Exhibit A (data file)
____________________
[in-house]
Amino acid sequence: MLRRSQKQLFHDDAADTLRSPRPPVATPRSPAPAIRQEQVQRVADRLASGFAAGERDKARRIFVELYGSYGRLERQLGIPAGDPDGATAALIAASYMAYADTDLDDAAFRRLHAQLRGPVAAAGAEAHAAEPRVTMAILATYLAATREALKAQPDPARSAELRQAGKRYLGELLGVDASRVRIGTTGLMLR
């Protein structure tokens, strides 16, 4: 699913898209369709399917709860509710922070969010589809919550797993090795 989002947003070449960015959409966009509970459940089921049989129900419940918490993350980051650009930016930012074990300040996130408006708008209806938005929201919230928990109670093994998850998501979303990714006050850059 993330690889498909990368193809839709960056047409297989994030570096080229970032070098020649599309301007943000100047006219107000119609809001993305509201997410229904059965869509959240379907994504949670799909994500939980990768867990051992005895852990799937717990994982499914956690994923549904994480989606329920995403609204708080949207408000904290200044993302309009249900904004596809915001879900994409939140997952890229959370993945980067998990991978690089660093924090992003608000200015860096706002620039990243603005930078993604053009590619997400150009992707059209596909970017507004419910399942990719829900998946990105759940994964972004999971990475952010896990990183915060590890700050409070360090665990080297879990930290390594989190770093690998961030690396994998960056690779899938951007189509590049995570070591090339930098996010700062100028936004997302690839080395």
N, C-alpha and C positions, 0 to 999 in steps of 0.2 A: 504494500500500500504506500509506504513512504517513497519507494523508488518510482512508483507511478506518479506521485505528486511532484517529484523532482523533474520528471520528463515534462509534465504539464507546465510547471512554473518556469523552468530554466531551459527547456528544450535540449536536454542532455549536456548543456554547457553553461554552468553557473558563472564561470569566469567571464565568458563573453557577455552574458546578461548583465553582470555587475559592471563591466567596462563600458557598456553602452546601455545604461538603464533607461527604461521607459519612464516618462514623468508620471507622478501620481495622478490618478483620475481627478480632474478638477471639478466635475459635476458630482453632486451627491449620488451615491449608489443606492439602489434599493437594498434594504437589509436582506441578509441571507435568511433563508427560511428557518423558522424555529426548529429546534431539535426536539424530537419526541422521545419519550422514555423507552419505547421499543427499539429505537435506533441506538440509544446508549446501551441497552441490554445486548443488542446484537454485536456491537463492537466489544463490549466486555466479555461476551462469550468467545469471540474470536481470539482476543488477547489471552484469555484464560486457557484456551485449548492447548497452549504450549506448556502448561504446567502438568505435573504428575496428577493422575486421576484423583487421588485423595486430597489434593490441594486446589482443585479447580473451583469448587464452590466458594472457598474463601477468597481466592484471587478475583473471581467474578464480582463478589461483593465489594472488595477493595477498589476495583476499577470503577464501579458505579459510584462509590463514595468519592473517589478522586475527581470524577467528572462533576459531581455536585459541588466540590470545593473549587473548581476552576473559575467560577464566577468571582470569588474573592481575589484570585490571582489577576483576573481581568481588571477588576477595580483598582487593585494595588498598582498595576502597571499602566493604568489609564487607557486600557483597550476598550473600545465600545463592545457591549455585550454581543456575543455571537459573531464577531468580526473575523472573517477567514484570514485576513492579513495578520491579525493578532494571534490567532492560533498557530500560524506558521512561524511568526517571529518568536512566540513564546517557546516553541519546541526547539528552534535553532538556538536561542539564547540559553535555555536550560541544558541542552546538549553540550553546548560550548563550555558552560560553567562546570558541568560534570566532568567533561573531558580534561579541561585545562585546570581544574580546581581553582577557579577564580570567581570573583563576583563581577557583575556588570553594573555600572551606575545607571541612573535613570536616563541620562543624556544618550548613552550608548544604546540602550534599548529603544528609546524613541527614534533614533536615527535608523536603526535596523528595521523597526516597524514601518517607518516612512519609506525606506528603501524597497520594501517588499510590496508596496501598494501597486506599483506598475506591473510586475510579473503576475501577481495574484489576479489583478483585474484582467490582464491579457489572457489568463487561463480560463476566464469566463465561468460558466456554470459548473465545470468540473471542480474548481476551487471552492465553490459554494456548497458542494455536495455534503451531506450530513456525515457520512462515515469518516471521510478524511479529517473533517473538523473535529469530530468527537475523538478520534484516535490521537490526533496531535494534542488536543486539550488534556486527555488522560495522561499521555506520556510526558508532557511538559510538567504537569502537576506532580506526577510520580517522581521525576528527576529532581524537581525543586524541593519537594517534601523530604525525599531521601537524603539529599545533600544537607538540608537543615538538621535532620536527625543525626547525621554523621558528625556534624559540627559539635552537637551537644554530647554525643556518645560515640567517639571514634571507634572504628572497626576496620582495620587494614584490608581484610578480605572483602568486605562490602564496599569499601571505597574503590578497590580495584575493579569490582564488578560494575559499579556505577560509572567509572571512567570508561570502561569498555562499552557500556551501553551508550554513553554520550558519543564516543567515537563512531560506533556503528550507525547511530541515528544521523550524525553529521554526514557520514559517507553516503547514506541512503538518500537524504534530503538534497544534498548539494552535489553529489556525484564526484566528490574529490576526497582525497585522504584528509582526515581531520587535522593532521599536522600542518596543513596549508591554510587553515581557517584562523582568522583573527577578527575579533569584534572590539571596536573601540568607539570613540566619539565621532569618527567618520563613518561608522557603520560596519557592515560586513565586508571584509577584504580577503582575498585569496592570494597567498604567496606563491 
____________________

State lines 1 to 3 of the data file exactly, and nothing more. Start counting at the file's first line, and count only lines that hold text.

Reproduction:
[in-house]
Amino acid sequence: MLRRSQKQLFHDDAADTLRSPRPPVATPRSPAPAIRQEQVQRVADRLASGFAAGERDKARRIFVELYGSYGRLERQLGIPAGDPDGATAALIAASYMAYADTDLDDAAFRRLHAQLRGPVAAAGAEAHAAEPRVTMAILATYLAATREALKAQPDPARSAELRQAGKRYLGELLGVDASRVRIGTTGLMLR
């Protein structure tokens, strides 16, 4: 699913898209369709399917709860509710922070969010589809919550797993090795 989002947003070449960015959409966009509970459940089921049989129900419940918490993350980051650009930016930012074990300040996130408006708008209806938005929201919230928990109670093994998850998501979303990714006050850059 993330690889498909990368193809839709960056047409297989994030570096080229970032070098020649599309301007943000100047006219107000119609809001993305509201997410229904059965869509959240379907994504949670799909994500939980990768867990051992005895852990799937717990994982499914956690994923549904994480989606329920995403609204708080949207408000904290200044993302309009249900904004596809915001879900994409939140997952890229959370993945980067998990991978690089660093924090992003608000200015860096706002620039990243603005930078993604053009590619997400150009992707059209596909970017507004419910399942990719829900998946990105759940994964972004999971990475952010896990990183915060590890700050409070360090665990080297879990930290390594989190770093690998961030690396994998960056690779899938951007189509590049995570070591090339930098996010700062100028936004997302690839080395």